Changes in Canadian E-cigarette Market
According to the latest data from the Canadian Tobacco and Nicotine Survey (CTNS), released by Statistics Canada on September 11th, nearly half of young adults aged 20 to 24 and approximately one-third of teenagers aged 15 to 19 have reported trying e-cigarettes at least once.
New Regulations Bring Transformation
Just three months ago, a new report from Canada demanded changes in the e-cigarette market for both retailers and manufacturers, bringing order to what was once known as the "Wild West" industry. These regulations now require companies to submit biannual sales data and ingredient lists to the Canadian Health Department, with the first report due by the end of this year. The main goal is to gain a better understanding of the popularity of e-cigarette products, particularly among adolescents, and to identify the specific components users are inhaling.
In addition, various provinces have taken action, with Quebec planning to ban flavored pods from October 31st. According to the province's regulations, only tobacco-flavored or flavorless e-cigarette pods will be allowed for sale in Quebec. This move has sparked anger among the e-cigarette industry, but has been welcomed by anti-smoking advocates.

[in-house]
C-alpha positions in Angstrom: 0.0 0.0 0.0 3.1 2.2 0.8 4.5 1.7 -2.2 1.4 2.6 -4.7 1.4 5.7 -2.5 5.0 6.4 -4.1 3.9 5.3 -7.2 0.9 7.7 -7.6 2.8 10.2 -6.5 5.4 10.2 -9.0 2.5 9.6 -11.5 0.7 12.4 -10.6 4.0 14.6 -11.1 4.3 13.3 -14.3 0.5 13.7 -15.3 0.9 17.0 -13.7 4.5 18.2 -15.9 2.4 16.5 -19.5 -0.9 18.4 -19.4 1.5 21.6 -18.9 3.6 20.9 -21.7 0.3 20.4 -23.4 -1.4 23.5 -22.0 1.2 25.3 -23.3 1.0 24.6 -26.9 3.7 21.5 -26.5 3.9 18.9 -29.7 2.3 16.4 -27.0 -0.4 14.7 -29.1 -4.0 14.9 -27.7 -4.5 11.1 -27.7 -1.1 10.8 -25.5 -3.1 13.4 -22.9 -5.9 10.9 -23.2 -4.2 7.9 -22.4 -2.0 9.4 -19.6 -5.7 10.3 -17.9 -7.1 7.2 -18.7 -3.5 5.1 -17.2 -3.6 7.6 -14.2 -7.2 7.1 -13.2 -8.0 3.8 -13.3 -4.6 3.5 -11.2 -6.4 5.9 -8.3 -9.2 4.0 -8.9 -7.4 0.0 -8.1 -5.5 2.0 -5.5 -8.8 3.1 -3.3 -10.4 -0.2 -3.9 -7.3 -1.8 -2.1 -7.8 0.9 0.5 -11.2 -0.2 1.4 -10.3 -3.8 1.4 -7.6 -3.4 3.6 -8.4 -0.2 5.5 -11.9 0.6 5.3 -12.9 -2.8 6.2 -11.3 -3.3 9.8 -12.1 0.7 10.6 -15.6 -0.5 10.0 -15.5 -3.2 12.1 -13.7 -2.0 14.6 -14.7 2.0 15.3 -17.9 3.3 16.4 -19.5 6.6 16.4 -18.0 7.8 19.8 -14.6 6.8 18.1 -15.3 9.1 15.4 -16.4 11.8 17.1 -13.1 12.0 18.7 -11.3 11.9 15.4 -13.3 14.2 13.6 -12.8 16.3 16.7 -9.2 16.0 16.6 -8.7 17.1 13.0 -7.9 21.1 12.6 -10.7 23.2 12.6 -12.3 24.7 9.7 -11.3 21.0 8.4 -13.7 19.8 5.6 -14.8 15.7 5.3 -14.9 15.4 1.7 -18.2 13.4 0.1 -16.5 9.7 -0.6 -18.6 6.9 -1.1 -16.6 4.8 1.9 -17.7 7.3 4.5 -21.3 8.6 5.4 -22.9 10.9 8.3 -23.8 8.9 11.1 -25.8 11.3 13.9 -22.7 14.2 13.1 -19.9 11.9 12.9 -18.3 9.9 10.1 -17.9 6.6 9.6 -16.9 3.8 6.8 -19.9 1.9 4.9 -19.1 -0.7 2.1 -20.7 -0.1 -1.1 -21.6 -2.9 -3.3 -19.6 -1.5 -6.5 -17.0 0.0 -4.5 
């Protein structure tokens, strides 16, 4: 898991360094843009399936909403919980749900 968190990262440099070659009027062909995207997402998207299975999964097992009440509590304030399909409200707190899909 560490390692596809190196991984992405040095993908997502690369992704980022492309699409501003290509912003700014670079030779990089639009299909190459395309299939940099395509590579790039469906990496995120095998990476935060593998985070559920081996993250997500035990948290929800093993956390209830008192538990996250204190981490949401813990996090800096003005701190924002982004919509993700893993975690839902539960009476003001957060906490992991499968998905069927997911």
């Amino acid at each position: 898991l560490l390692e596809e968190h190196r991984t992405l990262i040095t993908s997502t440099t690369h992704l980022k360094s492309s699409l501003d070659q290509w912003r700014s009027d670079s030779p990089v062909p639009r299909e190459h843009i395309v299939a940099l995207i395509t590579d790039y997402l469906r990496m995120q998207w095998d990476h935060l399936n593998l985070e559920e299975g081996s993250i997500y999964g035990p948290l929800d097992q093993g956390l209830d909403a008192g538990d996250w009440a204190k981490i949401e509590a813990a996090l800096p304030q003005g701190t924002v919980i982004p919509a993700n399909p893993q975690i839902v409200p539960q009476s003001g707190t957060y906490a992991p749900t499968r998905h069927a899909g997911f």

As of September, six provinces and regions have banned or planned to ban the sale of most flavors of e-cigarette pods: Nova Scotia, Prince Edward Island, New Brunswick, Northwest Territories, Nunavut, and Quebec (to be effective from October 31).
Ontario, British Columbia, and Saskatchewan have implemented regulations that only permit specialized e-cigarette stores to sell flavored e-cigarette liquid, with minors being restricted from entering.
Protecting Health Becomes Priority
Rob Cunningham, a representative from the Canadian Cancer Society, is advocating for improved research, healthcare, and protective measures at the federal level. He emphasizes the need for the federal government to take action and implement the draft regulations proposed by the Department of Health in 2021, which would impose restrictions on all e-cigarette flavors nationwide, except for tobacco, menthol, and mint flavors.
During an interview with Global News, he stated,"E-cigarettes are highly addictive. They pose health risks, and we still don't know the full extent of their long-term dangers."
Darryl Tempest, Government Relations Legal Counsel for the Canadian Vaping Association (CVA), refuted claims that flavors could potentially cause more harm, arguing that many adults who use e-cigarettes as a smoking cessation tool often rely on flavors.
He said,"This is not about morals, but about minimizing harm. This point has been overlooked."
Despite the availability of other flavors such as mint, Tampa's test compared several flavored alcoholic beverages with flavored e-cigarette products. However, it should be noted that the government has not made any efforts to ban these products.
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